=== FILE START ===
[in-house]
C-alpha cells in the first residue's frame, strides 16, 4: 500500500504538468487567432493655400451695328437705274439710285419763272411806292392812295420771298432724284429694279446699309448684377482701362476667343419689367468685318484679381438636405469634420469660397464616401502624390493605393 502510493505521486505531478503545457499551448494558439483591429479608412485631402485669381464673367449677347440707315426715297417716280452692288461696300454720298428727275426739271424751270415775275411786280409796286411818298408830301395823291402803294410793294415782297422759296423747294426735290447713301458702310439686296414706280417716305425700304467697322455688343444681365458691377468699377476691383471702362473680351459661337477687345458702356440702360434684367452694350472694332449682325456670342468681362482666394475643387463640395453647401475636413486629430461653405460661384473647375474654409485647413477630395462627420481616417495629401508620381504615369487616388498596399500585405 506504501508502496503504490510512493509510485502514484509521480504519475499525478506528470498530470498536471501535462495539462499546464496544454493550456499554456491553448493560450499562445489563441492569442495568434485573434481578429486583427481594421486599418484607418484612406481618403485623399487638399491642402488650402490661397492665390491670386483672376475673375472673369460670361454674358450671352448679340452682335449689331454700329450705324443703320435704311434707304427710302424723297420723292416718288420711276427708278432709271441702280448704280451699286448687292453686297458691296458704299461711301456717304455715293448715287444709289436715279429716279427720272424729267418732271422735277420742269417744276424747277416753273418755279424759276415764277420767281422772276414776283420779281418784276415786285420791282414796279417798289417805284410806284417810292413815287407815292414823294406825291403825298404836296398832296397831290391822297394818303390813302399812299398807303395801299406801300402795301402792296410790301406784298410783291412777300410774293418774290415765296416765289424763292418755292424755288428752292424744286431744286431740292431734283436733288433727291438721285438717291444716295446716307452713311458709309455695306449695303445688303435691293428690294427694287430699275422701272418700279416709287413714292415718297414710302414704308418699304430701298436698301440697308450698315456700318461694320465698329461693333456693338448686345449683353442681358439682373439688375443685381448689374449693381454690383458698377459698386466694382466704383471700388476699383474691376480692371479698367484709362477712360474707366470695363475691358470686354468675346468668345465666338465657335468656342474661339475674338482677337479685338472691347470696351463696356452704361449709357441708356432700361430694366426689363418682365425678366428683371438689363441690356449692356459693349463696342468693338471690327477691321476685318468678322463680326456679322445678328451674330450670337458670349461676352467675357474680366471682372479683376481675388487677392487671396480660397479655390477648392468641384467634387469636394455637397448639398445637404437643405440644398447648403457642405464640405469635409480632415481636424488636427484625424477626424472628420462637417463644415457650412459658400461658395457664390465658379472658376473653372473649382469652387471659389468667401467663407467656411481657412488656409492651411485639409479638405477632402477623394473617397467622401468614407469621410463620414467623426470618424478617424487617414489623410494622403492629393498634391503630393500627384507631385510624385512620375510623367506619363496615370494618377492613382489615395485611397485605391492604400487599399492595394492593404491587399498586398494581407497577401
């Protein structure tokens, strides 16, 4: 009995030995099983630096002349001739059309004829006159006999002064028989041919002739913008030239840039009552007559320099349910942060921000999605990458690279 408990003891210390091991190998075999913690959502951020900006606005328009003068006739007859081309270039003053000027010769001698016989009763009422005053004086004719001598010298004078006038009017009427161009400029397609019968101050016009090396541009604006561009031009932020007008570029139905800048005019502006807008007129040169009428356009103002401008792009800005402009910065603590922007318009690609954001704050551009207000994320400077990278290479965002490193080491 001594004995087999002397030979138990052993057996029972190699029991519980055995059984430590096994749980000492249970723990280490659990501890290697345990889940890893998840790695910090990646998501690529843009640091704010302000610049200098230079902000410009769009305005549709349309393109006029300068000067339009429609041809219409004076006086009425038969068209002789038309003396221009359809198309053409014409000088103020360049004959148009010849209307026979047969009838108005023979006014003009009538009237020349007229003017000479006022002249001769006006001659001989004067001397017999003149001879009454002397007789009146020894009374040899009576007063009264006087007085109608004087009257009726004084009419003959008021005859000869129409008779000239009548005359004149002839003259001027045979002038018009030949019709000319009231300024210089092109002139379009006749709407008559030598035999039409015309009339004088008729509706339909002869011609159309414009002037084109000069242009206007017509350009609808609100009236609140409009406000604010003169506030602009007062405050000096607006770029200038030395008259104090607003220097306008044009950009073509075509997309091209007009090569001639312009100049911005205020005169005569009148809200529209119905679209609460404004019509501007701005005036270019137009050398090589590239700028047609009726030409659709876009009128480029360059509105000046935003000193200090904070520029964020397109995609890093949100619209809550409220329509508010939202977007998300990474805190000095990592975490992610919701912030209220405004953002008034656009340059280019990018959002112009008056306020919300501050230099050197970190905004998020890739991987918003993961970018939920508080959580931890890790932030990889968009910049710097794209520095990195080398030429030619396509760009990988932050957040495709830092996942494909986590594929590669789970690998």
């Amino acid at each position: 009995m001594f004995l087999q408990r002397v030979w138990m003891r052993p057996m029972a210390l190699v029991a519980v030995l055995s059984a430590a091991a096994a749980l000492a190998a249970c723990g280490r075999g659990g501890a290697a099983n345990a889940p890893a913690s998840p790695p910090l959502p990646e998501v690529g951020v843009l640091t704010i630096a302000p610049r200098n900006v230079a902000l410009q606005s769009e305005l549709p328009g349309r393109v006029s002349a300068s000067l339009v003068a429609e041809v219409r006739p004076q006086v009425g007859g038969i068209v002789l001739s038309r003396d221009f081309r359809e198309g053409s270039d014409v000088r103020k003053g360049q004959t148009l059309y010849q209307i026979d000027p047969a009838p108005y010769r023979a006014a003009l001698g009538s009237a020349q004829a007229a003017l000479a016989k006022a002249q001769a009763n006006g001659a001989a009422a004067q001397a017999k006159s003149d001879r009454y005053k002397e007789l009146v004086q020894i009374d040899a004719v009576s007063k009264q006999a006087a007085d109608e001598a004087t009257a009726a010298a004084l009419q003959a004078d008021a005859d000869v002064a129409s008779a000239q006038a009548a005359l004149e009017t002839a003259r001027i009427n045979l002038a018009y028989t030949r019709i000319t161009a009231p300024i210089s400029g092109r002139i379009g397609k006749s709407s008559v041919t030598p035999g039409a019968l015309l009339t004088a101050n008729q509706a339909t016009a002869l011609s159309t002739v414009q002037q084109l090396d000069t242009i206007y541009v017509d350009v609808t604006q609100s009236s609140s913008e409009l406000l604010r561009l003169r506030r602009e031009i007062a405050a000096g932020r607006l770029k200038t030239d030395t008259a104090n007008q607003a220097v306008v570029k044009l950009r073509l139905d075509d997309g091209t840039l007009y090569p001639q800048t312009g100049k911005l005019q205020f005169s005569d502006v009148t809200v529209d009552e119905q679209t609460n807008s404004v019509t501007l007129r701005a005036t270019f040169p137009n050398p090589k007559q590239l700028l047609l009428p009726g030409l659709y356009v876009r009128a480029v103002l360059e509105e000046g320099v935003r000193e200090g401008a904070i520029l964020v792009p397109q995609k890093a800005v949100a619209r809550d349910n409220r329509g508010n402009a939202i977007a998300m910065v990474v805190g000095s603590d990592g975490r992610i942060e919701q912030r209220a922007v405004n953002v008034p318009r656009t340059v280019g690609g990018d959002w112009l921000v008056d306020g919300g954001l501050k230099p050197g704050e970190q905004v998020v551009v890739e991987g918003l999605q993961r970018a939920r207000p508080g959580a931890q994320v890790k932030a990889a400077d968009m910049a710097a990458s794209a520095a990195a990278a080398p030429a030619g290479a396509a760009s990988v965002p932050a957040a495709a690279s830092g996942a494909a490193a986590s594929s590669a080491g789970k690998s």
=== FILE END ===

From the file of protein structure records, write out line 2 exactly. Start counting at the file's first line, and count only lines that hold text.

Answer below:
C-alpha cells in the first residue's frame, strides 16, 4: 500500500504538468487567432493655400451695328437705274439710285419763272411806292392812295420771298432724284429694279446699309448684377482701362476667343419689367468685318484679381438636405469634420469660397464616401502624390493605393 502510493505521486505531478503545457499551448494558439483591429479608412485631402485669381464673367449677347440707315426715297417716280452692288461696300454720298428727275426739271424751270415775275411786280409796286411818298408830301395823291402803294410793294415782297422759296423747294426735290447713301458702310439686296414706280417716305425700304467697322455688343444681365458691377468699377476691383471702362473680351459661337477687345458702356440702360434684367452694350472694332449682325456670342468681362482666394475643387463640395453647401475636413486629430461653405460661384473647375474654409485647413477630395462627420481616417495629401508620381504615369487616388498596399500585405 506504501508502496503504490510512493509510485502514484509521480504519475499525478506528470498530470498536471501535462495539462499546464496544454493550456499554456491553448493560450499562445489563441492569442495568434485573434481578429486583427481594421486599418484607418484612406481618403485623399487638399491642402488650402490661397492665390491670386483672376475673375472673369460670361454674358450671352448679340452682335449689331454700329450705324443703320435704311434707304427710302424723297420723292416718288420711276427708278432709271441702280448704280451699286448687292453686297458691296458704299461711301456717304455715293448715287444709289436715279429716279427720272424729267418732271422735277420742269417744276424747277416753273418755279424759276415764277420767281422772276414776283420779281418784276415786285420791282414796279417798289417805284410806284417810292413815287407815292414823294406825291403825298404836296398832296397831290391822297394818303390813302399812299398807303395801299406801300402795301402792296410790301406784298410783291412777300410774293418774290415765296416765289424763292418755292424755288428752292424744286431744286431740292431734283436733288433727291438721285438717291444716295446716307452713311458709309455695306449695303445688303435691293428690294427694287430699275422701272418700279416709287413714292415718297414710302414704308418699304430701298436698301440697308450698315456700318461694320465698329461693333456693338448686345449683353442681358439682373439688375443685381448689374449693381454690383458698377459698386466694382466704383471700388476699383474691376480692371479698367484709362477712360474707366470695363475691358470686354468675346468668345465666338465657335468656342474661339475674338482677337479685338472691347470696351463696356452704361449709357441708356432700361430694366426689363418682365425678366428683371438689363441690356449692356459693349463696342468693338471690327477691321476685318468678322463680326456679322445678328451674330450670337458670349461676352467675357474680366471682372479683376481675388487677392487671396480660397479655390477648392468641384467634387469636394455637397448639398445637404437643405440644398447648403457642405464640405469635409480632415481636424488636427484625424477626424472628420462637417463644415457650412459658400461658395457664390465658379472658376473653372473649382469652387471659389468667401467663407467656411481657412488656409492651411485639409479638405477632402477623394473617397467622401468614407469621410463620414467623426470618424478617424487617414489623410494622403492629393498634391503630393500627384507631385510624385512620375510623367506619363496615370494618377492613382489615395485611397485605391492604400487599399492595394492593404491587399498586398494581407497577401